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March 13, 2017

This week’s family-related news included an update on the issue of judicial review of a transgender bathroom policy, the resurgence of teaching cursive writing in school, research regarding exploratory and explanatory drives in children, information on how Educon brings inspiration to educators, a generous donation to the Chicago Public School system made by Chance the Rapper, research on why fewer teens are getting a driver’s license, a photo essay focusing on students worldwide, a global look at reckless behavior of teens, a plea to parents to allow their children to explore new interests and opportunities in college.

Supreme Court Won’t Decide Transgender Teen’s Challenge to Bathroom Policy Bill Chappel, NPR, March 6, 2017 In a reversal, the Supreme Court will not decide Gavin Grimm’s lawsuit over a school policy that requires students to use the bathroom corresponding to their biological sex. The court was scheduled to hear the case this month.

Flip the Script: Cursive Sees Revival in School Instruction Karen Matthew, Associated Press, March 6, 2017 Alabama and Louisiana passed laws in 2016 mandating cursive proficiency in public schools, the latest of 14 states that require cursive. And last fall, the 1.1 million-student New York City schools, the nation’s largest public school system, encouraged the teaching of cursive to students, generally in the third grade.

Autism and the Drive to Explain and Explore Tania Lombrozo, NPR, March 6, 2017 A paper by researchers M.D. Rutherford and Francys Subiaul, recently published in the journal Autism, offers a fresh approach to investigating our exploratory and explanatory drives by testing whether two populations of children — those diagnosed with an autism spectrum disorder (ASD) and those without known developmental delays — differ in how they explore and seek explanations in physical and social domains. The results suggest that children with ASD have a heightened drive to explain — but only in the physical domain.

How Schools Can Face the ‘Bad Habits’ That Inhibit Meaningful Changes Katrina Schwartz, NPR, March 6, 2017 Even when everyone in a school building understands that a set of habitual behaviors are holding back change it can be difficult to shift away from them because of time constraints, history, comfort with something familiar, or control issues. But if school leaders and educators truly want to see changes to teaching and learning, they must name negative habitual behaviors, own them, and intentionally make plans to address them.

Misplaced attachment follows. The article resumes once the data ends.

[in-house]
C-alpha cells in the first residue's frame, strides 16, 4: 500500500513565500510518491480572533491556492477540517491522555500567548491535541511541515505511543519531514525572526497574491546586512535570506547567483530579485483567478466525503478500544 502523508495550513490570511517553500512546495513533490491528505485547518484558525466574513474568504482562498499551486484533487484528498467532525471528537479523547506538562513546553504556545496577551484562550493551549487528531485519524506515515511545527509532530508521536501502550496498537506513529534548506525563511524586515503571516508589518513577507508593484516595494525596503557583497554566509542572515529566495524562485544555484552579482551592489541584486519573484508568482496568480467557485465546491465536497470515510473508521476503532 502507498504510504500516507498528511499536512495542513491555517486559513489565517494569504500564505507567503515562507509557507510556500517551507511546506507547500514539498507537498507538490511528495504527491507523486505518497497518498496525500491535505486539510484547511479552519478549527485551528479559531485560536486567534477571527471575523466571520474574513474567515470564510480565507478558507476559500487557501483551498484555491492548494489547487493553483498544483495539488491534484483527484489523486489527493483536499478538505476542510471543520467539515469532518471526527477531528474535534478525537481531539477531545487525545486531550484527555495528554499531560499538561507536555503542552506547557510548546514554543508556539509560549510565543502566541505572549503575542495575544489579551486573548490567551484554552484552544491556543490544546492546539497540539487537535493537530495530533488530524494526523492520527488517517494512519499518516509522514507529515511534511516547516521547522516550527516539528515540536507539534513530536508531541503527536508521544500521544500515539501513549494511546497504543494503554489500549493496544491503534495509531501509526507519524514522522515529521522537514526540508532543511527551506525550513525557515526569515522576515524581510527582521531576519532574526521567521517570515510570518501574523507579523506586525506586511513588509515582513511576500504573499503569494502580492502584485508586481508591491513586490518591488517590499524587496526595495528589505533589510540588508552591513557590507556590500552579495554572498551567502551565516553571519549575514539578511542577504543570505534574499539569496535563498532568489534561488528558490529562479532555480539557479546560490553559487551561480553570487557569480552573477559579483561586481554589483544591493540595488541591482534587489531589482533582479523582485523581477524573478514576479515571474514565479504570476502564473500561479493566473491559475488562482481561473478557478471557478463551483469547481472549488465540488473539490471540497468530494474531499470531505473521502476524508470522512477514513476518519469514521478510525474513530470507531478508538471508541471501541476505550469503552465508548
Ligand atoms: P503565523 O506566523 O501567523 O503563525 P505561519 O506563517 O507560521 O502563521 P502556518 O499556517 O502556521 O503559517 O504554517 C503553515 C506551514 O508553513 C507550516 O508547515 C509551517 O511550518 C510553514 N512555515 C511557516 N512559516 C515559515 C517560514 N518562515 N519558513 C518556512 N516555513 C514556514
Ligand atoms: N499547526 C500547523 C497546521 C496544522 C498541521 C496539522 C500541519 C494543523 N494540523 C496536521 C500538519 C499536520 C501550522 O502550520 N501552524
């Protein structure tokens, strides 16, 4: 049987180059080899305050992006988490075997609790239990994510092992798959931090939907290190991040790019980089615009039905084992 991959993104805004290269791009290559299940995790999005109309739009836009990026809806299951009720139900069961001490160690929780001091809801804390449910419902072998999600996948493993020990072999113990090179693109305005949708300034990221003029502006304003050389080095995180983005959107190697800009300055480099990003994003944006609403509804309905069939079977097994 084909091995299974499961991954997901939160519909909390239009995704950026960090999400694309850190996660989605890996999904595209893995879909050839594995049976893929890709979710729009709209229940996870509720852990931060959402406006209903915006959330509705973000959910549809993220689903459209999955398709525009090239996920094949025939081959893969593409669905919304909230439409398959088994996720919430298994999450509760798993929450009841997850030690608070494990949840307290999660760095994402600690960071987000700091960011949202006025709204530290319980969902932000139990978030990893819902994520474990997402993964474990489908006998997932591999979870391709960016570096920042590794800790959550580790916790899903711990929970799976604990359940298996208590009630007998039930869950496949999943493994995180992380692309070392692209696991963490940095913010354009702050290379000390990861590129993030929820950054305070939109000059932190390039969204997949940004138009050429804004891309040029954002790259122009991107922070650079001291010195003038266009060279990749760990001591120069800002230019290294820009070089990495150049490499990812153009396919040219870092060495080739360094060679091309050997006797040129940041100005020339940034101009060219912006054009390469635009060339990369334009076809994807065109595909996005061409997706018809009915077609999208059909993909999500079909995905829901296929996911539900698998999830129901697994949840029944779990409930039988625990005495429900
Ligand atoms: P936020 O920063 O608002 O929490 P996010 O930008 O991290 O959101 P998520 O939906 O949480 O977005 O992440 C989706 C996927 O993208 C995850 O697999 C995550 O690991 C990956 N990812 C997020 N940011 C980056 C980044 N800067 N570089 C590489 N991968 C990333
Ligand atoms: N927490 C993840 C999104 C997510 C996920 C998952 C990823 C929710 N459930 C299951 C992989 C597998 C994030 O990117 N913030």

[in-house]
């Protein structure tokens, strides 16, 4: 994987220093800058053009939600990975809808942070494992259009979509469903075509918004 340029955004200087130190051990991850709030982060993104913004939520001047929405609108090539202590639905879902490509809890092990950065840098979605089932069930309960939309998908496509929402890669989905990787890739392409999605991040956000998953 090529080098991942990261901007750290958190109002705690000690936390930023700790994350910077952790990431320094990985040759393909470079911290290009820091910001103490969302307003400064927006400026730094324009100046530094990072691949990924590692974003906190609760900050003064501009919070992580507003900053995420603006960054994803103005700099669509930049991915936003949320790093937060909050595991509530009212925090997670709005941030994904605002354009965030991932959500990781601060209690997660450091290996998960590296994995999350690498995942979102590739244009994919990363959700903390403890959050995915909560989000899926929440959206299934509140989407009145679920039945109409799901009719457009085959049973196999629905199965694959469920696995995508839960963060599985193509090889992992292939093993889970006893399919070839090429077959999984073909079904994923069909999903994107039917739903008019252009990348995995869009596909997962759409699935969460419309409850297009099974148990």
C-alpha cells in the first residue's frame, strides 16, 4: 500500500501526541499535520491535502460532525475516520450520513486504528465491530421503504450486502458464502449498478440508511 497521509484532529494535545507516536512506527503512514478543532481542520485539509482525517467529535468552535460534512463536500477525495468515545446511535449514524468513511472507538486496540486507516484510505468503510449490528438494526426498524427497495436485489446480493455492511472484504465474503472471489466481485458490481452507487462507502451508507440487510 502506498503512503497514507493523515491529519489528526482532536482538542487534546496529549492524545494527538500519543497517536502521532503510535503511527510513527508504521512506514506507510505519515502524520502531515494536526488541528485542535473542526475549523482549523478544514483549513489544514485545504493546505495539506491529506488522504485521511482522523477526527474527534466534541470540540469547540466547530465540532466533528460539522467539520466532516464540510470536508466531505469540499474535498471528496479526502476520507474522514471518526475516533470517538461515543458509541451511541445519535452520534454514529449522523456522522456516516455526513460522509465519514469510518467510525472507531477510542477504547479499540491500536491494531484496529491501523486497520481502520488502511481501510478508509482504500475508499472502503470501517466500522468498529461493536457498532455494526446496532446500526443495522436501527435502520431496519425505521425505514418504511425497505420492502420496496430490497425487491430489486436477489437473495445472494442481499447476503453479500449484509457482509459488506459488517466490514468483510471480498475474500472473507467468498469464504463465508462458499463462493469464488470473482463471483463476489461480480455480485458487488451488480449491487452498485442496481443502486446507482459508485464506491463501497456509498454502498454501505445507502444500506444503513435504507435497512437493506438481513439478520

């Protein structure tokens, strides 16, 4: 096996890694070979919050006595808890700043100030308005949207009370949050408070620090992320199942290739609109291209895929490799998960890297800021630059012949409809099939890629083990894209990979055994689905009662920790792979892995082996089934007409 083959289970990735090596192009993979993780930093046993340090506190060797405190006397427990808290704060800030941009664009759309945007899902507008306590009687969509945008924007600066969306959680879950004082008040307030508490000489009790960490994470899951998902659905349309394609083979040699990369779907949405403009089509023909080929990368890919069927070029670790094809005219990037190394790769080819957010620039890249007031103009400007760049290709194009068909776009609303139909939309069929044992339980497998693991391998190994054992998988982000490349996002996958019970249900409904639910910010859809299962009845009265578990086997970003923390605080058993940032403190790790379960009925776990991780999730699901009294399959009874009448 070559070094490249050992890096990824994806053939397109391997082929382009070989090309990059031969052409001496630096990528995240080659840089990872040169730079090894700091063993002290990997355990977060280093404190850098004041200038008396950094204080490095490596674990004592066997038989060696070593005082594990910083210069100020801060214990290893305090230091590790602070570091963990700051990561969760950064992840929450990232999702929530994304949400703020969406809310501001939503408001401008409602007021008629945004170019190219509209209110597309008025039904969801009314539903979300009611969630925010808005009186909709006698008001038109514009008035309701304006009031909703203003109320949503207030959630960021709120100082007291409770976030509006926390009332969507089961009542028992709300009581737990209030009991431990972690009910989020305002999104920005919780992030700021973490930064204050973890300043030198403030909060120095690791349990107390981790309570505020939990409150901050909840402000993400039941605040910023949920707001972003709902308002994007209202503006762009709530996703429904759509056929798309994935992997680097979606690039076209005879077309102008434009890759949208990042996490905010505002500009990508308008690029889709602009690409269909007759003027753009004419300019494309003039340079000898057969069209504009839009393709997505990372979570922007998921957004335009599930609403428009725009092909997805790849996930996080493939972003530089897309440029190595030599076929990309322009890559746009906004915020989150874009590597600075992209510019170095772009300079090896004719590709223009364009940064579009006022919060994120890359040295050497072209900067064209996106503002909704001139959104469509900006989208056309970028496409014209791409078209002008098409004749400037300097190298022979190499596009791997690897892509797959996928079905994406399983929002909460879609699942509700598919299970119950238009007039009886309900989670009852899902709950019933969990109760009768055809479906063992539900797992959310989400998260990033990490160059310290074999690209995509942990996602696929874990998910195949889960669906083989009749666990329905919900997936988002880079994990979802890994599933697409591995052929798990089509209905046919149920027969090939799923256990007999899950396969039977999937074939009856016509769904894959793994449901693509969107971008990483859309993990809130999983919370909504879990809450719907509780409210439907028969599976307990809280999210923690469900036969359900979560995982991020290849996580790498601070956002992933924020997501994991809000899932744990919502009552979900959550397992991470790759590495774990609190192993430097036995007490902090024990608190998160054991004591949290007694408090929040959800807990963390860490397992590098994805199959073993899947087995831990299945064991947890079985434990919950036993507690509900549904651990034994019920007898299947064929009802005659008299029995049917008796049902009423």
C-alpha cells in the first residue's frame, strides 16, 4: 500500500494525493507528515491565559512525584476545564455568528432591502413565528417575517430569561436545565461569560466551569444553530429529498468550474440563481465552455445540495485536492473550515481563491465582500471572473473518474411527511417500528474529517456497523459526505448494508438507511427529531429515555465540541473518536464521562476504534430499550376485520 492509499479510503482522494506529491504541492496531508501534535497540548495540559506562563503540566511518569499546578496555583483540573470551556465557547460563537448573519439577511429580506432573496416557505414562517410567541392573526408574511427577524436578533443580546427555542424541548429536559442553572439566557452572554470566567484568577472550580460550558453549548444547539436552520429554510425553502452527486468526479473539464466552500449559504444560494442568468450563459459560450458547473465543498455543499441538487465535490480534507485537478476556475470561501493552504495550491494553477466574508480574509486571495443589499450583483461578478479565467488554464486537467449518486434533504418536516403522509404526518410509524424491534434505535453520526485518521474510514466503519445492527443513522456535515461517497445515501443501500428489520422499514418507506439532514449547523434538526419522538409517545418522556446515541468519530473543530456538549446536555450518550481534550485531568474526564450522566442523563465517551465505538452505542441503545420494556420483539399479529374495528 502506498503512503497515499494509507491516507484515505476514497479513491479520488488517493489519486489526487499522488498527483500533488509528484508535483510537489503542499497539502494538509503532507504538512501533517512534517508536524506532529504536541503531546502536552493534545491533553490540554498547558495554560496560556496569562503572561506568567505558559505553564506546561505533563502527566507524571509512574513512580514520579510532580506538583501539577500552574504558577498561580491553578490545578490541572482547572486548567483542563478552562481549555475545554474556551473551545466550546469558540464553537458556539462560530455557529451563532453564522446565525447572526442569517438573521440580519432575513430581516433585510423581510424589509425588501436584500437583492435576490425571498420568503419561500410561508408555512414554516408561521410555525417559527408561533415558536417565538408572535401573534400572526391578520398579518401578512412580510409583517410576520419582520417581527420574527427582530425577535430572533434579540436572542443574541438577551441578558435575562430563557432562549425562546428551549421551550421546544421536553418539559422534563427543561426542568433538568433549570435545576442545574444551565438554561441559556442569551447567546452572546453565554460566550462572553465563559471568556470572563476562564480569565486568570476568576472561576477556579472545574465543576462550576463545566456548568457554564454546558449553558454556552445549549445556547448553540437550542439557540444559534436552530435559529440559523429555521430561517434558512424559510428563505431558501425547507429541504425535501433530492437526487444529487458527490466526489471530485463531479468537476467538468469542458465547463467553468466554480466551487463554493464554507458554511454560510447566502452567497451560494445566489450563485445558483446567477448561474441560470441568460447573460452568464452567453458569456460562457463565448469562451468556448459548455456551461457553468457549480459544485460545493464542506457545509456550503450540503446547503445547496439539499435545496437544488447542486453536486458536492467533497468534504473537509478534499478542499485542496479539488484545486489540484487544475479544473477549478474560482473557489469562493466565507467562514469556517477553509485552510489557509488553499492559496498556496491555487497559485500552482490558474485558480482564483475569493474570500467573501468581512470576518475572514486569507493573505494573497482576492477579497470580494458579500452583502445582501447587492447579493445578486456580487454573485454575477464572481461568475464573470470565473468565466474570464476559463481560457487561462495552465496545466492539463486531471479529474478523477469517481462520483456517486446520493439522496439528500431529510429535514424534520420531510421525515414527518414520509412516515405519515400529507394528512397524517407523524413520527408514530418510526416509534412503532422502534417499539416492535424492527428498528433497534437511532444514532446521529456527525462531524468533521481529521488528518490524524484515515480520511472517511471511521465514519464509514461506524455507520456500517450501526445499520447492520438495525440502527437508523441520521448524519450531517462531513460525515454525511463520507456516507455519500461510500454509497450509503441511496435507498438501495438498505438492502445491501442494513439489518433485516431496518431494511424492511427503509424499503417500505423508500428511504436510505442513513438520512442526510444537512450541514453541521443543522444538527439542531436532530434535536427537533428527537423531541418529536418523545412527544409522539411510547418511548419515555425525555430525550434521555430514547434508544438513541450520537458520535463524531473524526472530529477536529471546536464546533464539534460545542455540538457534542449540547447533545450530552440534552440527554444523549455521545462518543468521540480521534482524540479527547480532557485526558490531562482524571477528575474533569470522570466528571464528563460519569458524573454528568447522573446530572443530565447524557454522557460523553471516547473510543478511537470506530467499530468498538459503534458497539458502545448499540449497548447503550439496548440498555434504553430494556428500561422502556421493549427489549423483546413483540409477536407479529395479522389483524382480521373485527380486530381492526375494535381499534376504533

Chance The Rapper Puts Up $1 Million to Support Chicago Public Schools Rodney Carmichael, NPR, March 6, 2017 Chance the Rapper, the newly minted Grammy winner, announced plans to donate $1 million to Chicago Public Schools. “This check that I donated is a call to action,” said Chance, calling for politicians and corporations to follow suit…”

Why Many Teens Don’t Want to Get a Driver’s License Tim Henderson, PBS Newshour, March 6, 2017 The share of high school seniors across the country who have a driver’s license dropped from 85.3 percent in 1996 to a record low 71.5 percent in 2015, according to data from the University of Michigan’s Monitoring the Future survey. The reasons for this drop are varied including a sluggish economy, high insurance rate and kids not seeing the great need to drive at a young age.

60 Stunning Photos of Girls Going to School Around the Globe – Every Child Deserves an Education The Huffington Post Globally, 65 million girls are not in school. Out of the 774 million people who are illiterate around the world, two-thirds are women. To celebrate International Women’s Day and honor the importance of global education, we’ve rounded up 60 photos of girls going to school around the world.

Teenagers Do Dumb Things, but There Are Ways to Limit Recklessness Lisa Damour, The New York Times, March 8, 2017 A study of more than 5,000 adolescents and young adults from 11 countries across Africa, Asia, Europe and the Americas confirmed that adolescents worldwide have similarly risk-prone brains, but vary substantially in actual risk taking. While many Americans see individual autonomy as a cherished aspect of our national identity, granting lots of freedom may not be the best way to keep teenagers safe.

College Professor Says: Let Your Kids Choose Their Own Major Shannon Reed, The Washington Post, March 9, 2017 If the student will attend a four-year college, parents need to accept that part of the point of being there is to explore new interests and ideas, which might lead their child to a better understanding of who they are, what they’re good at and what work they might want to do.

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